Noting that he has lived near the clinic for 15 years — and calling it “one of the most heavily protested Planned Parenthoods in America” — Sims said that he goes to that clinic to get his prescription for PrEP and that he volunteers as a patient escort at the clinic, and has frequently seen women and girls seeking out reproductive health care being harassed by protesters.
“I have seen firsthand the insults, the slurs, the attacks, and the racism that those protesters aim at mostly young girls going there for clinical care,” Sims said.
He added: “What I should have shown you in that video was protesters gathered together to pray at — not to silently pray for — people coming in and out of Planned Parenthood as they intercepted them and harassed them.”
Acknowledging that in his videos he was “aggressive,” Sims concluded: “I know that two wrongs don’t make a right, and I can do better, and I will do better, for the women of Pennsylvania.”
I will fiercely protect a woman’s right to make the best choices for her health & her body, unimpeded. I also know that two wrongs don’t make a right, especially on the front lines of a civil rights battle. I can do better, and I will do better, for the women of Pennsylvania. pic.twitter.com/jURL1UX9qE
— Brian Sims (@BrianSimsPA) May 7, 2019
But pro-life activists are out for blood and demanding Sims’ resignation.
An online petition started by anti-abortion website LifeNews.com calling on Sims to resign has gathered more than 26,000 signatures.
“We call on Representative Brian Sims to resign immediately after this shameful harassment and bullying of a pro-life woman,” the petition reads. “If he does not resign, the Pennsylvania state legislature should censure him and take whatever other disciplinary measure that are appropriate.”
The Republican Party of Pennsylvania has also sent a letter to U.S. Attorney William McSwain, Pennsylvania Attorney General Josh Shapiro, and Philadelphia District Attorney Larry Krasner asking for a criminal investigation into the incidents.
“Elected officials should not use their positions of power to harass citizens who are peacefully protesting,” GOP party chairman Val DiGiorgio said in a statement. “I hope our state and federal prosecutors will undertake review of this matter with the seriousness it deserves and uphold the role for which they were elected to, which demands holding people accountable for their actions.”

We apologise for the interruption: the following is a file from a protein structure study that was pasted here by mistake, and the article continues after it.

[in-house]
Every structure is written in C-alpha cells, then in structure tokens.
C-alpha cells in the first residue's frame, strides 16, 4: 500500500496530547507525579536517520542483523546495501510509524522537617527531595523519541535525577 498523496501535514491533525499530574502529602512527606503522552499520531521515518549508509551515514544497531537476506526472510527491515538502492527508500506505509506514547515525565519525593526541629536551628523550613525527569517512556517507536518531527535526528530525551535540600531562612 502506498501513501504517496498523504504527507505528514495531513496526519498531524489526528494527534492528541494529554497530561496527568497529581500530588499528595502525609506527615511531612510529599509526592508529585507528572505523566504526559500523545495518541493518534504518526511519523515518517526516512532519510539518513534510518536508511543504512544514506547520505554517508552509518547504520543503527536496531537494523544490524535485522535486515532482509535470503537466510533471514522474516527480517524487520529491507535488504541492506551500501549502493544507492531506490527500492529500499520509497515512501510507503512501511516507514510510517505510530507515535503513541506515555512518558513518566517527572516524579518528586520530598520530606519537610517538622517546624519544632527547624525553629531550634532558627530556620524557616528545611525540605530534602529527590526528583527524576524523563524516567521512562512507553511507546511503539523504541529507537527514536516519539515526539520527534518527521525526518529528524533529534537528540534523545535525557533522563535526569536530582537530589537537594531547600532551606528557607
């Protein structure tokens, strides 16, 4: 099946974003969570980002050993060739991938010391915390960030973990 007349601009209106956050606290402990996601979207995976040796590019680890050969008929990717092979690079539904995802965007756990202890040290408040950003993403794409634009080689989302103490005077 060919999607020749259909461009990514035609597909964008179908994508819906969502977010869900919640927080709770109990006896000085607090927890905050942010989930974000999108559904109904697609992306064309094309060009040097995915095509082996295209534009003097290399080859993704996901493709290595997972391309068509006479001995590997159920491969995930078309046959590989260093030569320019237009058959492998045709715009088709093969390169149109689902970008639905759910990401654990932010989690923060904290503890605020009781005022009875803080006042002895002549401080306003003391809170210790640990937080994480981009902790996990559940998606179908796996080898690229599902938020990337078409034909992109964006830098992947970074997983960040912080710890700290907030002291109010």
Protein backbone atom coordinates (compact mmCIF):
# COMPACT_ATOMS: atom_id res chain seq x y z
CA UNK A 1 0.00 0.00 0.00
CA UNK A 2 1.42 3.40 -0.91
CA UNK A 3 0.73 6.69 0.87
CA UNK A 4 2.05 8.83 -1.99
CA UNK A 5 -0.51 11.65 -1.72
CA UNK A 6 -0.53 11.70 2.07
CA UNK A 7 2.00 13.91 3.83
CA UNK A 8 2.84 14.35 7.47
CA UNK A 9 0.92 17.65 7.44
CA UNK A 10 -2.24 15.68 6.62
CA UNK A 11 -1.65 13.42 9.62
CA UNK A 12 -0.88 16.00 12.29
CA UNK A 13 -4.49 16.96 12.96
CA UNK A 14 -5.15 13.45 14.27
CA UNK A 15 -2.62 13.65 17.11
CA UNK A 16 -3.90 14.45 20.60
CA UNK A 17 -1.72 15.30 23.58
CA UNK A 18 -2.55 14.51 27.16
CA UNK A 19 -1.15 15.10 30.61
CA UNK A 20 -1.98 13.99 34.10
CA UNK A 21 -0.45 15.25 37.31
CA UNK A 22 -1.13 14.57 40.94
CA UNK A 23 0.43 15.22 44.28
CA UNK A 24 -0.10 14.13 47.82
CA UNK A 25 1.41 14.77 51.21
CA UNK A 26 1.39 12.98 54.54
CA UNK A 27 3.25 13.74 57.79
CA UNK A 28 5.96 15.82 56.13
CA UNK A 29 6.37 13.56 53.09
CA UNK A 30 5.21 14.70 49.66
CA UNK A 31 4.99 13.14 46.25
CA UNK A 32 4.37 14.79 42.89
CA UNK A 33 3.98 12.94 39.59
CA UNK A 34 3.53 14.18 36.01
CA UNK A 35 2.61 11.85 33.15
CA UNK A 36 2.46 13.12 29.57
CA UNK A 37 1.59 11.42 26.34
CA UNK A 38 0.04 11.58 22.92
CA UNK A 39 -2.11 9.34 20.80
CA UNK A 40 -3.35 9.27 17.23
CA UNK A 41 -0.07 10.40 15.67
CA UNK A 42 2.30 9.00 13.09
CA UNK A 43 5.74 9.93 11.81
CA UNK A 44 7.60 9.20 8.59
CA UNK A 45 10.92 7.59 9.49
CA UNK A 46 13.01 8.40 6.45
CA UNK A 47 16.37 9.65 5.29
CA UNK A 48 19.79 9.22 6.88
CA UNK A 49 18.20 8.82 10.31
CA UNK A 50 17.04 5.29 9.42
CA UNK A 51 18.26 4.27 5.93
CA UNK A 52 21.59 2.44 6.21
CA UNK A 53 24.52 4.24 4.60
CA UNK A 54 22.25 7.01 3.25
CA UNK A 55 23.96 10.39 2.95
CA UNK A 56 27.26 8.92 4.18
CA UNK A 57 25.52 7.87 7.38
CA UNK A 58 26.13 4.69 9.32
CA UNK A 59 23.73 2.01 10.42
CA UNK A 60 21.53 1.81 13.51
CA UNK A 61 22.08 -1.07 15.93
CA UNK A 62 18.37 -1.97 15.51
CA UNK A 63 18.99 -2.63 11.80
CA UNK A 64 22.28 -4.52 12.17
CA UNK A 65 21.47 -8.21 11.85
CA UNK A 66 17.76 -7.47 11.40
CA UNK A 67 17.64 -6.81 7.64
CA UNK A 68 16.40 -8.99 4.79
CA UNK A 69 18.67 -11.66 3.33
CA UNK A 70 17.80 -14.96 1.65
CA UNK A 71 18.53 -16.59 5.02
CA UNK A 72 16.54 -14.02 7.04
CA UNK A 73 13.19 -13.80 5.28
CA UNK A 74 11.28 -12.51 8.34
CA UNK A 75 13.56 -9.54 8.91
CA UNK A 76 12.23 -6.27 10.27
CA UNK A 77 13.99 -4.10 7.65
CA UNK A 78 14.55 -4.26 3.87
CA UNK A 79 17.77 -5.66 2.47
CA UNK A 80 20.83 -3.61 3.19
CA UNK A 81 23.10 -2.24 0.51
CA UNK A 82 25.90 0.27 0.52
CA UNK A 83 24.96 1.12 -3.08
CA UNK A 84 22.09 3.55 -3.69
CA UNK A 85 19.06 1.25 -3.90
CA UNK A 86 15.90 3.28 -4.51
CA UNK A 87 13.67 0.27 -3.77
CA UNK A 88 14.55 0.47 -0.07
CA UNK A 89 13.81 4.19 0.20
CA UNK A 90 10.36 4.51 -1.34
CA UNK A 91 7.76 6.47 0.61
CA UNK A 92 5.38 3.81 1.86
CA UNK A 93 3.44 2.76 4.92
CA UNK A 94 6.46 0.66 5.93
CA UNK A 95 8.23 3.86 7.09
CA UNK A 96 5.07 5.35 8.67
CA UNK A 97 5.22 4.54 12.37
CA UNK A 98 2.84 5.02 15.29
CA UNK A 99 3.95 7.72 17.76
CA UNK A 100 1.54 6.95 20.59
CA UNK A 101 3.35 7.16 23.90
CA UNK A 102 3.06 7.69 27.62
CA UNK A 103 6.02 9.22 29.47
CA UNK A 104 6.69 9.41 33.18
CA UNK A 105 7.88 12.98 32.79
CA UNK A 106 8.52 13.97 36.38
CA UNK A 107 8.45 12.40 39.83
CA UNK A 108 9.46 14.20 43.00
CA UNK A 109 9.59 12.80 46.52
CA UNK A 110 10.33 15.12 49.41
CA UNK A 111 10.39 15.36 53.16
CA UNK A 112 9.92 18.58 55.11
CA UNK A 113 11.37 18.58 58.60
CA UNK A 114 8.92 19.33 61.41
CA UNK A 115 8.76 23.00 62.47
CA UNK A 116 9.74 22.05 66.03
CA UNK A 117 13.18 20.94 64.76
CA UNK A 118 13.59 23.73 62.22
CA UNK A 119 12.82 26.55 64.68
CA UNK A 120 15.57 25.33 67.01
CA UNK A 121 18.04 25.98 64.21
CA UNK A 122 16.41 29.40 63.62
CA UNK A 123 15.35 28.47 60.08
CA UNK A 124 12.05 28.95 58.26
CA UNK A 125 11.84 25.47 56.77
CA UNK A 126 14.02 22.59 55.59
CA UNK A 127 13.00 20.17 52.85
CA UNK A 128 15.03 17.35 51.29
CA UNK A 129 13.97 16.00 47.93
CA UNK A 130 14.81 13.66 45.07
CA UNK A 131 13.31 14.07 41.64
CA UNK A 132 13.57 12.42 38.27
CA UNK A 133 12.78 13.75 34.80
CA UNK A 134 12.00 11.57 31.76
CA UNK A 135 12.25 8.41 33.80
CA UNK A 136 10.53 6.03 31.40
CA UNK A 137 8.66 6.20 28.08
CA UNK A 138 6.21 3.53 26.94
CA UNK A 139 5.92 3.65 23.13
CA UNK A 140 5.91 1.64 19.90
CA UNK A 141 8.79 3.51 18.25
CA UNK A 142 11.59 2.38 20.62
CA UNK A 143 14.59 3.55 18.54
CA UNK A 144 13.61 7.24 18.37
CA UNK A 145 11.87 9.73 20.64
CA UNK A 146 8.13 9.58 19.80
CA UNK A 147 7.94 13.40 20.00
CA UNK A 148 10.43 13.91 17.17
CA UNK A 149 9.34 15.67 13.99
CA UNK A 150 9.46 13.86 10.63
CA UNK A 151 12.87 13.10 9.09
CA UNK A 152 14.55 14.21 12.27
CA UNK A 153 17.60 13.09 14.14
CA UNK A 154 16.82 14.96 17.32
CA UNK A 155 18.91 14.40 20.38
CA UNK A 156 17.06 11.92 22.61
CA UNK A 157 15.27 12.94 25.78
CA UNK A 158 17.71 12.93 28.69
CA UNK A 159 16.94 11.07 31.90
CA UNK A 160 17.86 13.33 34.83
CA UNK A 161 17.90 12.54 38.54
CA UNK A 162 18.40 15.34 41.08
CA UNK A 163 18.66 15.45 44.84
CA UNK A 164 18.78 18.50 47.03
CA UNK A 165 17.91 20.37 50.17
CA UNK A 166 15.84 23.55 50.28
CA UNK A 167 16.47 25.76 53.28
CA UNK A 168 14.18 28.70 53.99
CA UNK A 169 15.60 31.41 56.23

In the letter, DiGiorgio contends that Sims may have violated several state of federal laws, including those prohibiting threats/extortion, harassment, disorderly conduct, and cyberstalking.
DiGiorgio also suggests that Sims may have violated a state statute against “official oppression,” though according to the statute, it seems prosecutors would have to prove that Sims was “acting or purporting to act in an official capacity or taking advantage of such actual or purported capacity” by “den[ying] or imped[ing] another in the exercise or enjoyment of any right, privilege, power or immunity.”
In the first video, where he approaches the elderly woman praying, Sims identifies himself as a state representative.
After seeing Sims’ video message admitting he was aggressive towards protesters, DiGiorgio dismissed it as a “classic non-apology” for “his despicable, outrageous, and potentially criminal conduct.”
Sims was also denounced by Philadelphia Archbishop Charles Chaput, who accused the lawmaker of harassment and said in a statement that Sims’ actions were “unbecoming of an elected official.”
Sims’ behavior — as well as that of several other elected officials mired in their own controversies — drew an unofficial rebuke from both the Pennsylvania House Majority and Minority Leaders, who, without naming anyone, urged lawmakers to tone down their rhetoric and be more respectful of each other.
“There is no room for hate in any form in this chamber or in our own lives,” Majority Leader Bryan Cutler said in a speech on the House floor. “The people of Pennsylvania expect better from us, and we all promised to serve the people of our commonwealth to best of each of our abilities.”
Neither Cutler nor House Minority leader Frank Dermody indicated whether any further action would be taken against Sims or other members.
A spokesperson for Culter added that the leader would not comment on what the House Ethics Committee does and does not choose to investigate.
Editor’s note: This piece was updated to reflect that Sims identified himself as a public official in the first video confronting the elderly woman.